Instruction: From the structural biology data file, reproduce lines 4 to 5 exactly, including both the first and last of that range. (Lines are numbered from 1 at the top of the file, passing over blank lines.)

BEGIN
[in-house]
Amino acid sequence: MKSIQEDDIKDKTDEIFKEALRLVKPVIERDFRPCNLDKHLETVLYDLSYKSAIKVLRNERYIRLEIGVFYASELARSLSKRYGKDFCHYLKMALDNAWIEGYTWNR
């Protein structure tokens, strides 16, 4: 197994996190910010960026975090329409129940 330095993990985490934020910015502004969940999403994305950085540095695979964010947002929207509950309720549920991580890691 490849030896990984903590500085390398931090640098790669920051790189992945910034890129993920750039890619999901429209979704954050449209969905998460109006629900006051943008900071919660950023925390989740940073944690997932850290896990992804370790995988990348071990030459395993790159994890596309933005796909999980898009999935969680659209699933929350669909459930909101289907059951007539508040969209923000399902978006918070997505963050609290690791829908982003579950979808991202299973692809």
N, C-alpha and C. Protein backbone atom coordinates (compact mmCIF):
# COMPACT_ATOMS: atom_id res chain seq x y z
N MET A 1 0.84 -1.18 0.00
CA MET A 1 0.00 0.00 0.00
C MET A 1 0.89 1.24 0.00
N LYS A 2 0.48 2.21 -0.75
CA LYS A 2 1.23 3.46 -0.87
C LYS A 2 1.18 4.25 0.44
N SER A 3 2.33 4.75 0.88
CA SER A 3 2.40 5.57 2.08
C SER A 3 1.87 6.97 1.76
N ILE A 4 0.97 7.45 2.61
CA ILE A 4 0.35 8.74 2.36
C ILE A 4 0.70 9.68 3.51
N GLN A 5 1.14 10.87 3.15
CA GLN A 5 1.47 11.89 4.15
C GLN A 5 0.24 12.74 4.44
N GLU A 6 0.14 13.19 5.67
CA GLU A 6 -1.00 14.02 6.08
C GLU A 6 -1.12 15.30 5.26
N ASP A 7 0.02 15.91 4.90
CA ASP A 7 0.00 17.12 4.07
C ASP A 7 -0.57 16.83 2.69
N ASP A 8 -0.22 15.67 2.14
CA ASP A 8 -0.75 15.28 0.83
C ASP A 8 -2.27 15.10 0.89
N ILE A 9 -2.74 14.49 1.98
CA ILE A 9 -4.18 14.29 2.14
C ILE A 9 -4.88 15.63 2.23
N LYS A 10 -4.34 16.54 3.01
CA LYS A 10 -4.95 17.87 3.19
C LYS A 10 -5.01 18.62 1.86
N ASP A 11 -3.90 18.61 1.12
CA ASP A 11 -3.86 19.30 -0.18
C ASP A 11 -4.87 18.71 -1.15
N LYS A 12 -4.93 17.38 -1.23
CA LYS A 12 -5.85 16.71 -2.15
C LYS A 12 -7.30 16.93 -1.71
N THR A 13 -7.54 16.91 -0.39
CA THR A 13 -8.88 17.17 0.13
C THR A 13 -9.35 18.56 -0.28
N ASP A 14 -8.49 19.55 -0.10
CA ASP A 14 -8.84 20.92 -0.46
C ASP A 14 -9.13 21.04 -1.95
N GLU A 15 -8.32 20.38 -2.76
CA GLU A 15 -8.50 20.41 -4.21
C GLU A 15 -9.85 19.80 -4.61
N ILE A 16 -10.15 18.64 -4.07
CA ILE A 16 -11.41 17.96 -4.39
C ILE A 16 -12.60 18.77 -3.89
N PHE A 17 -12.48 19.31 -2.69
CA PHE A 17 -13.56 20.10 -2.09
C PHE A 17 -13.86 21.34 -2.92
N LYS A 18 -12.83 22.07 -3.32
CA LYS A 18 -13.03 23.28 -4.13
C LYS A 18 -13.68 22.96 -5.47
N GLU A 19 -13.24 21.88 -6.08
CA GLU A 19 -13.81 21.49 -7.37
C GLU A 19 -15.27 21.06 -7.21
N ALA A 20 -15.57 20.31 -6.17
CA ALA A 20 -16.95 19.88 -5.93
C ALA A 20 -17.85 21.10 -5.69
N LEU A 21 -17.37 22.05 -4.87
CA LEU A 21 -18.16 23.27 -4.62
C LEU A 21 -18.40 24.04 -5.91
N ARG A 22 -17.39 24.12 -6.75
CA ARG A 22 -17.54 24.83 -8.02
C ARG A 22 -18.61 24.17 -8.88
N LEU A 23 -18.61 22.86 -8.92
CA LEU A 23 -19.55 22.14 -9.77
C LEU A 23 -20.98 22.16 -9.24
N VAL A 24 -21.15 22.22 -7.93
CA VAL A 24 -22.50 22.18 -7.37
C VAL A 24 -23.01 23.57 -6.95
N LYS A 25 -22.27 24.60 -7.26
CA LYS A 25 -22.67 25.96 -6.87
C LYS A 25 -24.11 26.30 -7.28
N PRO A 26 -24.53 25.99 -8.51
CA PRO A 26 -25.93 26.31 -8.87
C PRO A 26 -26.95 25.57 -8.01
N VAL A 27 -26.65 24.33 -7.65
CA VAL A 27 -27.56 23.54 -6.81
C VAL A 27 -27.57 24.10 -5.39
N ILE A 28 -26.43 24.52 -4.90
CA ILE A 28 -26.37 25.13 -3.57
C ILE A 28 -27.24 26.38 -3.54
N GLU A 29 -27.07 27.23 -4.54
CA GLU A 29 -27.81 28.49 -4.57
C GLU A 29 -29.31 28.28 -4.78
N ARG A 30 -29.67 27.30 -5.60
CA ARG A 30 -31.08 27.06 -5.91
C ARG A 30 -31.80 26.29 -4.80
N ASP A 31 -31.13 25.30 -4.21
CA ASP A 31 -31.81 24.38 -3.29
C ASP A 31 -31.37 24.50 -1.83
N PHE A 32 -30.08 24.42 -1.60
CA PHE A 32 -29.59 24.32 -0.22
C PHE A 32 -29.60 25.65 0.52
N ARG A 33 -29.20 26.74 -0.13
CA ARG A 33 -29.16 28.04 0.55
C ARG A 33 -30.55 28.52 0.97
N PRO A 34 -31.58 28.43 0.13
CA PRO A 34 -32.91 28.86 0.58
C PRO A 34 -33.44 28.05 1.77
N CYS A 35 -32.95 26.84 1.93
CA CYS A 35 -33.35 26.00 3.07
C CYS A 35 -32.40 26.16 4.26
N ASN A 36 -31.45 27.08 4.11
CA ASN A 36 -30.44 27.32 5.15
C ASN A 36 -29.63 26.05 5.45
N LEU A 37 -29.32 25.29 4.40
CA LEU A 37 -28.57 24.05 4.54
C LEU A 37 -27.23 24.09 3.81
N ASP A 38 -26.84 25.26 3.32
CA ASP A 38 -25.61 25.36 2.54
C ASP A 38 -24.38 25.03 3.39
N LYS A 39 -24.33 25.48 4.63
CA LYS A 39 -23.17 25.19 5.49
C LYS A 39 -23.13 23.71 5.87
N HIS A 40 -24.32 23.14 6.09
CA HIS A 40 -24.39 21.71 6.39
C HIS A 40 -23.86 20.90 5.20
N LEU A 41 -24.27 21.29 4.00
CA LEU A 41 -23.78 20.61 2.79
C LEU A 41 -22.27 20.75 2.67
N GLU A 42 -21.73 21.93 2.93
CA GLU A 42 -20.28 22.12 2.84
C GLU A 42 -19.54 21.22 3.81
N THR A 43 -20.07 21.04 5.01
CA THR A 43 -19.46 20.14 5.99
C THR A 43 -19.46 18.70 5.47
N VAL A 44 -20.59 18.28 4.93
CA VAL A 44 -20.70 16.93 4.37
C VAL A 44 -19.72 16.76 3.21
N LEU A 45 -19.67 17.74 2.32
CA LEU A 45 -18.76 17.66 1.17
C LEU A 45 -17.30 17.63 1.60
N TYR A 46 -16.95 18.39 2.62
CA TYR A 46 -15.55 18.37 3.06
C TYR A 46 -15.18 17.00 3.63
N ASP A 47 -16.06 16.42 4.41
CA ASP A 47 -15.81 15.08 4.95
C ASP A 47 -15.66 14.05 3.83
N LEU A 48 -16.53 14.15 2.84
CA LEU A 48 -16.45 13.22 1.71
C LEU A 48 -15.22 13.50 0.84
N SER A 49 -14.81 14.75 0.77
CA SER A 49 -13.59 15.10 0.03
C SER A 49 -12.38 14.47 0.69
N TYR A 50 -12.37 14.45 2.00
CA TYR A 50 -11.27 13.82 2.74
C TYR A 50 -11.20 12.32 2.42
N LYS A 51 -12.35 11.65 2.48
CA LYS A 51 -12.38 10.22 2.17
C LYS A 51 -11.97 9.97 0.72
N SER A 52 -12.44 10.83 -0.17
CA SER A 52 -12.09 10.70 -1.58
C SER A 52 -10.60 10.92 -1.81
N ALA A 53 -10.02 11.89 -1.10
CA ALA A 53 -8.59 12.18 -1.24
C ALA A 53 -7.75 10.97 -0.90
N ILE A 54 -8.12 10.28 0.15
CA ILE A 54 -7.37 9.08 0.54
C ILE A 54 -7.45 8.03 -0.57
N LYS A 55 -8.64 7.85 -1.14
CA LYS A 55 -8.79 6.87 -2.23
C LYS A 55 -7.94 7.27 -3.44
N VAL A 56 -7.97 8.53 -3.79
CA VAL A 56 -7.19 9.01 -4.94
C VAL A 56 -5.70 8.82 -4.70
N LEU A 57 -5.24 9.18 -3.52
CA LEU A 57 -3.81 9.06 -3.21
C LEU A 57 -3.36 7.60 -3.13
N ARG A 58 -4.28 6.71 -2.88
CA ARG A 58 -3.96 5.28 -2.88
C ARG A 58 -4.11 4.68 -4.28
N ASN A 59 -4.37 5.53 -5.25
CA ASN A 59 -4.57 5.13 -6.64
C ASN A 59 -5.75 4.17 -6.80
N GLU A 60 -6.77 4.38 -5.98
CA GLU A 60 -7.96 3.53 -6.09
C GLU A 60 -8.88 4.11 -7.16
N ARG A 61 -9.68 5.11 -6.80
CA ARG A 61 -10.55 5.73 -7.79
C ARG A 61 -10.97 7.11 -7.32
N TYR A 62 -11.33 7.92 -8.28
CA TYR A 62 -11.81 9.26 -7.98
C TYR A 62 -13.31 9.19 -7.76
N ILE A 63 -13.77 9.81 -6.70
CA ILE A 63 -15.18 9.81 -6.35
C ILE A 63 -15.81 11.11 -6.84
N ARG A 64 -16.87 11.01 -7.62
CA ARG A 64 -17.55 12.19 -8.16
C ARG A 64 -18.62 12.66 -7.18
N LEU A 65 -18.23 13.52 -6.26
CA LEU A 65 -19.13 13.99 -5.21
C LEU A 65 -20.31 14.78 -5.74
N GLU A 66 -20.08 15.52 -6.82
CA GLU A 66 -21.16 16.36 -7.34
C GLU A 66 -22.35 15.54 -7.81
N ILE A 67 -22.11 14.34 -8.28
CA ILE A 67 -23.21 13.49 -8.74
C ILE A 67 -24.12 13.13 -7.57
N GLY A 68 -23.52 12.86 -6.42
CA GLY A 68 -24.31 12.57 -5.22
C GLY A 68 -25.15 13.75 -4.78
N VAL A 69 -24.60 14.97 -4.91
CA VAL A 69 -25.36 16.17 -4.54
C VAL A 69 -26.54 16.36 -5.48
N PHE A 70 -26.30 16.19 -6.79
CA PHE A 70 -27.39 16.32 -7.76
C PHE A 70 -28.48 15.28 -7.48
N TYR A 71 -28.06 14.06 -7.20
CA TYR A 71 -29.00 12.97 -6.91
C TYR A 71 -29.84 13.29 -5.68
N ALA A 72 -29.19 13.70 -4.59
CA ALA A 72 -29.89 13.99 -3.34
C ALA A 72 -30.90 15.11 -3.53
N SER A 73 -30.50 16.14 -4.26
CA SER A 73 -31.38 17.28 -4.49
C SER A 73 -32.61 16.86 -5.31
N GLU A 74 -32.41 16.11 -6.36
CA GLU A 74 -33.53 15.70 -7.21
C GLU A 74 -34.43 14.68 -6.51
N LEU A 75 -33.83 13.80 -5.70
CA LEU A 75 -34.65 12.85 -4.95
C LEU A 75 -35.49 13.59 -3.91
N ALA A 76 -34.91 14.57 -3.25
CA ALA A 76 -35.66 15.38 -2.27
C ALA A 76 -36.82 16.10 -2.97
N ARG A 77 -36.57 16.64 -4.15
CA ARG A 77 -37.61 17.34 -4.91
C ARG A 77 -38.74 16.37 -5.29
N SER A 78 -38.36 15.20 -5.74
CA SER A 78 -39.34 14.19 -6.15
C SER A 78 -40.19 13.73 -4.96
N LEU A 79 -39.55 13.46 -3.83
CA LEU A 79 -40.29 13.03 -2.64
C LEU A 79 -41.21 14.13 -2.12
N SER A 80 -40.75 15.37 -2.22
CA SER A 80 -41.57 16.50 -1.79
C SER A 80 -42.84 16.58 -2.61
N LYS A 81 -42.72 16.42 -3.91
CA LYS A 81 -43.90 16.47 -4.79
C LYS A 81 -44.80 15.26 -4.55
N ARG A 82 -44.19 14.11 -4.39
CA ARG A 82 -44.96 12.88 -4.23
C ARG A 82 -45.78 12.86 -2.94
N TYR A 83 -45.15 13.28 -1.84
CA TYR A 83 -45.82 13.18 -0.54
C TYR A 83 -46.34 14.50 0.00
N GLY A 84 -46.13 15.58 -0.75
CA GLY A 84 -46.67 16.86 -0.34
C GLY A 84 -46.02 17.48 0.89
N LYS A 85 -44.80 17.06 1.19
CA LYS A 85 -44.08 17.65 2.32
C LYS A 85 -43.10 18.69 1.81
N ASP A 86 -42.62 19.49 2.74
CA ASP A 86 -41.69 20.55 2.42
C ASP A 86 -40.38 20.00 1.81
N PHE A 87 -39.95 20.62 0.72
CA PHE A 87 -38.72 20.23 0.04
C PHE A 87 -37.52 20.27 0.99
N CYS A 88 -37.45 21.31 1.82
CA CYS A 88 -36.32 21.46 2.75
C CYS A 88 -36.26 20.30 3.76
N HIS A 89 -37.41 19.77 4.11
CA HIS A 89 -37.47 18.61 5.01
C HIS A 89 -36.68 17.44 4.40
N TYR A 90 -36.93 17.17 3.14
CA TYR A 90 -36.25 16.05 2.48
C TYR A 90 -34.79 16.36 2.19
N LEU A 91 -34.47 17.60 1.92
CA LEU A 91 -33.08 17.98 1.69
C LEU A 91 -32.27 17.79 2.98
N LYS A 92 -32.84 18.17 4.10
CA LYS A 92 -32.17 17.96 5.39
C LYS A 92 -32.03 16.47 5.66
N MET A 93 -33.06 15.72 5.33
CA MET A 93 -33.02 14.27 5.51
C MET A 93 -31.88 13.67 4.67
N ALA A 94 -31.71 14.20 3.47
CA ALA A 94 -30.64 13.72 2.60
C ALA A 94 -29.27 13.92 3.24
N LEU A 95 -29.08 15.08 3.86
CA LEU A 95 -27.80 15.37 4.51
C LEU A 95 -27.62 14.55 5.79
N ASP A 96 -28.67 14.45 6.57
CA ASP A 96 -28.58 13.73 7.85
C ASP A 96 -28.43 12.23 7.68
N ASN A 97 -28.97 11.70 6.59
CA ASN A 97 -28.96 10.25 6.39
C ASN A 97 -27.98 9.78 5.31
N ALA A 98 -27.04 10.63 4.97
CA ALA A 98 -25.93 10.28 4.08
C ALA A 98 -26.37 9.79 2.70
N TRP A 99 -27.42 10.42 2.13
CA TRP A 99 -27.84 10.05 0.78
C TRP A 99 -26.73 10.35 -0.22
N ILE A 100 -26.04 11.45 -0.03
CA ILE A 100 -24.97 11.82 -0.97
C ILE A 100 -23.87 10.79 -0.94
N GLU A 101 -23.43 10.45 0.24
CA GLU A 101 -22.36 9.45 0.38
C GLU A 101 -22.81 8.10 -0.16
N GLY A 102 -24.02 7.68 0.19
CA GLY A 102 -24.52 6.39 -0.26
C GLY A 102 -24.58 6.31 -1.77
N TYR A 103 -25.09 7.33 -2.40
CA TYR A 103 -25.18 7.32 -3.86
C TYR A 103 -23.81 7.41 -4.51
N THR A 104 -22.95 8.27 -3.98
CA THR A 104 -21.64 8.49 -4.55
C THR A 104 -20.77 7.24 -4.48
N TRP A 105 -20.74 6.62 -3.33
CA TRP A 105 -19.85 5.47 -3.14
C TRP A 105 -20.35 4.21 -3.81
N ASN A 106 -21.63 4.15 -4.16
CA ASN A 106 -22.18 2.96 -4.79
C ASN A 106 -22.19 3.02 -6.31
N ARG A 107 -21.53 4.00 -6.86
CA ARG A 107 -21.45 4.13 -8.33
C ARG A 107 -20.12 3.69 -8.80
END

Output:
N, C-alpha and C. Protein backbone atom coordinates (compact mmCIF):
# COMPACT_ATOMS: atom_id res chain seq x y z